These are two terms found on many cosmetics packages that should be ignored: Dermatologist Tested and Clinically Proven
Dermatologist Tested: This term provides absolutely no indication as to the safety of a cosmetic product yet is used to give credibility to a formula. Even is as much to imply a medical safety that does not actually exist. It actually creates an illusion of some sort of medical testing.
Quite literally all that is needed, in order to make this claim, is for a single dermatologist to apply the finished product to their own skin (the back of their hand is all that is required) or on a single person. If no reaction is documented then the product can carry the label of dermatologist tested. Yep that's it. And note a reaction can happen and the product will still receive the label - the language of the labelling laws says "no reaction documented" - so if one does happen all the dermatologist has to do is not document it and the same labelling as if there was no reaction at all can be applied.
One guess as to who pays the dermatologist for this test—yep the cosmetic company selling the product.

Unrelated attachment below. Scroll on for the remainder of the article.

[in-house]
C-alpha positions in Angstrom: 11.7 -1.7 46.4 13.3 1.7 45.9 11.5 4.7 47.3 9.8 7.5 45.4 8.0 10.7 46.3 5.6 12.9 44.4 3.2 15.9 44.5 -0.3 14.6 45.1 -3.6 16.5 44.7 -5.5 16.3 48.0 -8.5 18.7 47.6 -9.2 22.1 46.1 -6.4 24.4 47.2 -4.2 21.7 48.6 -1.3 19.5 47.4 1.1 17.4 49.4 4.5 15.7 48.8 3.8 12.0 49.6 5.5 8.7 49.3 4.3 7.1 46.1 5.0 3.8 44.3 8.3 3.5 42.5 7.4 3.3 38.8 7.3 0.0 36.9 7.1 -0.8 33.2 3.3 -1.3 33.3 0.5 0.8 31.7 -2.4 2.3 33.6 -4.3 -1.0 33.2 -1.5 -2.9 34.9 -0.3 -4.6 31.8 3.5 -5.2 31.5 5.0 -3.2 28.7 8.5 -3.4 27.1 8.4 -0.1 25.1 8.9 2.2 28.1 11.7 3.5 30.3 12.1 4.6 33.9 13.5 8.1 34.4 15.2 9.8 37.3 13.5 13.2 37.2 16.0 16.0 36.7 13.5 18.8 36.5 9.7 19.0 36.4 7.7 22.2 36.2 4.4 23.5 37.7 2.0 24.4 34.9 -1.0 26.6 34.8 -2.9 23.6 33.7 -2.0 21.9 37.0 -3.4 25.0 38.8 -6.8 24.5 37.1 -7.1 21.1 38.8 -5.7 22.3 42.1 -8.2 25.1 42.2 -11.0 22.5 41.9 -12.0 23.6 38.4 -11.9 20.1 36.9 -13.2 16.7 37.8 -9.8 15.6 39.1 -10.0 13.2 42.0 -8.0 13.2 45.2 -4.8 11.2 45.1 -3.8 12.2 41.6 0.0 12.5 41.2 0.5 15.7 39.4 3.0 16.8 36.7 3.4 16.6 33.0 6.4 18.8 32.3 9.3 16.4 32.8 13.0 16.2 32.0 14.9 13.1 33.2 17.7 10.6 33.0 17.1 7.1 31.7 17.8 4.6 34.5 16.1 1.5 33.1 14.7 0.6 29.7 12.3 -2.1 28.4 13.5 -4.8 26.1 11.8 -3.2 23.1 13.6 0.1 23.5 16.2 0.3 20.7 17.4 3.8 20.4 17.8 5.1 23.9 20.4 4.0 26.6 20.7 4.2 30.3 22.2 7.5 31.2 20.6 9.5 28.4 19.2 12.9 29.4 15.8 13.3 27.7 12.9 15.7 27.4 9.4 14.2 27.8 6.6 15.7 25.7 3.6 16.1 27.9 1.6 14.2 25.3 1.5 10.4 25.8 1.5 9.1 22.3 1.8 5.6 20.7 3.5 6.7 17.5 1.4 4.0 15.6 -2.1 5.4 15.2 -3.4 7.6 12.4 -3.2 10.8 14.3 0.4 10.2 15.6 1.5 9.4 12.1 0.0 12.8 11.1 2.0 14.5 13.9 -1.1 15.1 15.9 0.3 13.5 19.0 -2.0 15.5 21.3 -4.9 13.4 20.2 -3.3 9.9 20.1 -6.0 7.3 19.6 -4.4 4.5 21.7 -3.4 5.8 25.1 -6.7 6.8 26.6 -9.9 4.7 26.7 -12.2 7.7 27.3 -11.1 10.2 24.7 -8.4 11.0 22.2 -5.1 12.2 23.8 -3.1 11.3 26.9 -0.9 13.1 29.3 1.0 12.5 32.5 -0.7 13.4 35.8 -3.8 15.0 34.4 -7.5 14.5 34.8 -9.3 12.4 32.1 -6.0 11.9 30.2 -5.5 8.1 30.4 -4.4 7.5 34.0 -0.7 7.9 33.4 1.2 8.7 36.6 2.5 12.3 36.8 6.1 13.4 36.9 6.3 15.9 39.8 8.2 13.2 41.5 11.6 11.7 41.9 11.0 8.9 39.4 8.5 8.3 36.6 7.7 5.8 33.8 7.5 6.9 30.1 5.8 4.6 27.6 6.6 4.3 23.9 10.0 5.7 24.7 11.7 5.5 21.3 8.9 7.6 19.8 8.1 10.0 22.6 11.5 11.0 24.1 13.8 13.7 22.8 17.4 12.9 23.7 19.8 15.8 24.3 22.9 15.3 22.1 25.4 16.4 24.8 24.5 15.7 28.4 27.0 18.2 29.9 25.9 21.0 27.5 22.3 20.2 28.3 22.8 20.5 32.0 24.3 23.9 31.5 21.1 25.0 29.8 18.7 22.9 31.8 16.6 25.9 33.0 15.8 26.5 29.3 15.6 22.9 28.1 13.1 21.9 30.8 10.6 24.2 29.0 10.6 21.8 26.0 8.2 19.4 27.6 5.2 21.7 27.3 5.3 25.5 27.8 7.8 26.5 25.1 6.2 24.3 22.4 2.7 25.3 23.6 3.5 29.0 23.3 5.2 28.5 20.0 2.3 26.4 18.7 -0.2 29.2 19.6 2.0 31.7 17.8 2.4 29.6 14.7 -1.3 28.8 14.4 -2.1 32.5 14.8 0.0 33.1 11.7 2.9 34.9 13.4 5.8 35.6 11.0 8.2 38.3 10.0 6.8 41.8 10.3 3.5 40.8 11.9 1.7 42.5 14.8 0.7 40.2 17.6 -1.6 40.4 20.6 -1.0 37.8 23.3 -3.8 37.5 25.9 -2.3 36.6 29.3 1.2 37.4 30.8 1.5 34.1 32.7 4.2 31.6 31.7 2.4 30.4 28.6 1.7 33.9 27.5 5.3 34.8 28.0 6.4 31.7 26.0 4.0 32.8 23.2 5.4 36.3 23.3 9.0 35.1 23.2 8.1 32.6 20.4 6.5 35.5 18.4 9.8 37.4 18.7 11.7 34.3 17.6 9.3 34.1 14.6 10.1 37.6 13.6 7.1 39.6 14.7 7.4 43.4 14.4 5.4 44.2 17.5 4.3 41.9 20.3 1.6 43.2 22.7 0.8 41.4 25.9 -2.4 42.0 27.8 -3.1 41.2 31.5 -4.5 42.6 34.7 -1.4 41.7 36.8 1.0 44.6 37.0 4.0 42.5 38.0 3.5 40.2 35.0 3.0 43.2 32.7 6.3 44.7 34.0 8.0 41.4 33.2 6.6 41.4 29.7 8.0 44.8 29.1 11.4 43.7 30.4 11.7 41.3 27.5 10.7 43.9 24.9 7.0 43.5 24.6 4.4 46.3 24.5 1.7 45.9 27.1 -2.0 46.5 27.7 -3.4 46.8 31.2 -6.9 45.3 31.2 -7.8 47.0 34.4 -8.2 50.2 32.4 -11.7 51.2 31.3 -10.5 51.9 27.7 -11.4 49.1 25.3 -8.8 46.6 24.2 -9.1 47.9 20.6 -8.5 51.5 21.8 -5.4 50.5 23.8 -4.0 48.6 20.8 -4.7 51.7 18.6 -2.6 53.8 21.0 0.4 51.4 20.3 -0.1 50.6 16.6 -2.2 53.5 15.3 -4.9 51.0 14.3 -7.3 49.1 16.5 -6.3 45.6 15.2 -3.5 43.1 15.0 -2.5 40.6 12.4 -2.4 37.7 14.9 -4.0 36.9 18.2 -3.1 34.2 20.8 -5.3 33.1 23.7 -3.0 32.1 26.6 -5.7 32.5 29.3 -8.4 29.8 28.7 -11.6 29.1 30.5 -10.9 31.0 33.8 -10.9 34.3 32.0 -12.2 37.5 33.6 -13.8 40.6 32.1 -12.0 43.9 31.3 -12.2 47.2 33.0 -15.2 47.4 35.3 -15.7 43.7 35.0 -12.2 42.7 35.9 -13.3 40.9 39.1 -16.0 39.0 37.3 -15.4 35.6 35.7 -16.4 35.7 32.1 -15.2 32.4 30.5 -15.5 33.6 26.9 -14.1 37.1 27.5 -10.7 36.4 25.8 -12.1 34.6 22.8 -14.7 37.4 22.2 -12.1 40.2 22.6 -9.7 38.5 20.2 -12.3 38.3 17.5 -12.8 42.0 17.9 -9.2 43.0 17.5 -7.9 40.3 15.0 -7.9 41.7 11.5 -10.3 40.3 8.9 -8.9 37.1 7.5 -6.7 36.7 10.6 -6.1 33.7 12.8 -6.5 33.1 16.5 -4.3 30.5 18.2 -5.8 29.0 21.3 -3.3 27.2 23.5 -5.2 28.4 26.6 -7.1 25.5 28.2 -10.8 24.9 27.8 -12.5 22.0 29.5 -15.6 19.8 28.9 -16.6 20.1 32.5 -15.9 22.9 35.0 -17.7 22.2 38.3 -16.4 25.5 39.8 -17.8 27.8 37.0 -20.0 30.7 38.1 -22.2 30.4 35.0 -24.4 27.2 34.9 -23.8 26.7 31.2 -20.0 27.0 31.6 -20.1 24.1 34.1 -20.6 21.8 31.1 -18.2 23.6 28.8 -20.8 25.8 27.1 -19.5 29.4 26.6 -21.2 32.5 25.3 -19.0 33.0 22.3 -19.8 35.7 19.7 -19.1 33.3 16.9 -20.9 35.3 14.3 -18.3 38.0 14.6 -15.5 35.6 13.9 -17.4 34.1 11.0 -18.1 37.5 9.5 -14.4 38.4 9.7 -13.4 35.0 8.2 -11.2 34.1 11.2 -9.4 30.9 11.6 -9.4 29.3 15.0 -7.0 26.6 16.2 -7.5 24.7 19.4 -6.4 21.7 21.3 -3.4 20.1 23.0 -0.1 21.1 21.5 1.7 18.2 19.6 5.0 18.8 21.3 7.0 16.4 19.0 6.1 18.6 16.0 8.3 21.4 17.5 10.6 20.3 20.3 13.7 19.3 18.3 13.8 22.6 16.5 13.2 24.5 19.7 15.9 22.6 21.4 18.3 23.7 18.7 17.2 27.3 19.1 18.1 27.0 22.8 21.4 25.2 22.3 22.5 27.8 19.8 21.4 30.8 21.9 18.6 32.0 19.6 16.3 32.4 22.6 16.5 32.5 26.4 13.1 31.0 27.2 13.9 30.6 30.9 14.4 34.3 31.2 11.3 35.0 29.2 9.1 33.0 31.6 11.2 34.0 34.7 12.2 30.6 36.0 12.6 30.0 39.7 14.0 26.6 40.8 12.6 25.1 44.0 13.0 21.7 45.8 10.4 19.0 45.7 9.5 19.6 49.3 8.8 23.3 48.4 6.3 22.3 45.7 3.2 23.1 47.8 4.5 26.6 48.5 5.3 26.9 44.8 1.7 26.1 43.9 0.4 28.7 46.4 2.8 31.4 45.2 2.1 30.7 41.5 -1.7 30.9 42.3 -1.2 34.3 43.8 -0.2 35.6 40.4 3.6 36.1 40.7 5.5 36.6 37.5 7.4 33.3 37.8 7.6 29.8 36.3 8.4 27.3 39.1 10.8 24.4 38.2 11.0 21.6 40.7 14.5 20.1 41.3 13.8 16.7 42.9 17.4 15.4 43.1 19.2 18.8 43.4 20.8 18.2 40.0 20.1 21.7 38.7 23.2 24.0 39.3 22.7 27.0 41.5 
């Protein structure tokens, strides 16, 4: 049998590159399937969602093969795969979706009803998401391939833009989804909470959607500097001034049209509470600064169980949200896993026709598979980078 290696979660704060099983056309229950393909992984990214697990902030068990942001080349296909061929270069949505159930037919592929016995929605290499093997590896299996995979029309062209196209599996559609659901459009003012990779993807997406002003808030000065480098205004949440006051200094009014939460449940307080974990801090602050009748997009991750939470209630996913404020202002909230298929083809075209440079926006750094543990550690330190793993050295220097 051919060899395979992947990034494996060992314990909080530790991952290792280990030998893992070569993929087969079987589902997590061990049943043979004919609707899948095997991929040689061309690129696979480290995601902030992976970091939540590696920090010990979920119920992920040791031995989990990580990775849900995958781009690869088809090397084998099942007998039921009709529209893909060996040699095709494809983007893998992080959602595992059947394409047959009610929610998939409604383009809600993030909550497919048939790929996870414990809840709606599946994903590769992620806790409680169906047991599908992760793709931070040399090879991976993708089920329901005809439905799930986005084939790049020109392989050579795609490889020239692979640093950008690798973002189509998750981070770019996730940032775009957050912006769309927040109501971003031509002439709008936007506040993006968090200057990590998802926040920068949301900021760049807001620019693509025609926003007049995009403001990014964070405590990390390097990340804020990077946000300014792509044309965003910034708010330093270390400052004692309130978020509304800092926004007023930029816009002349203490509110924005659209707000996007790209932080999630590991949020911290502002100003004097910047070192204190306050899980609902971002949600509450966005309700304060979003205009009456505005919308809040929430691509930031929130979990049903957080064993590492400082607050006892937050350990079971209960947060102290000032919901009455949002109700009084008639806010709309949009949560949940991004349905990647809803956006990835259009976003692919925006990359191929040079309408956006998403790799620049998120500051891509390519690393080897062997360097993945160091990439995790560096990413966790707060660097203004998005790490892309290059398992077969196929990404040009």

Clinically Proven: This is another misleading term. It gives the illusion that some sort of controlled study was done to prove the results being advertised.
If that is the case where is all the published data of these clinical studies? There is none because "clinically proven" does not mean "clinical trial." It is simply marketing term to imply a level of sophisticated study that was never actually performed.
A clinical trial requires several factors to be scientific:
1. Double Blind Controls—which means both the administrator and the subject are unaware of the desired results of the administered product. Double blind controls help remove any unconscious bias, of the test subjects and the test administrators, thus providing real feedback.
2. Placebo Controls—placebo controls allow for the removal of emotional repossess. It is possible for a subject to report results that do not actually happen simply because they want the results to happen. Placebos allow such errors to be eliminated immediately.
3. Number of Subjects—cosmetics companies are notorious for using very small samples (less than 50 people) to create statistics. However, percentages are determined by volume of participants. They can dramatically drop when spread over large groups of participants. To have an accurate sense of a product's results the test group should be in the thousands. The more participants the more accurate the data.
Peer Review: real trials must be evaluated by independent sources (like a university) where they can recreate the trail and achieve the same results. Without this crucial step a trial is really quite worthless from a scientific perspective.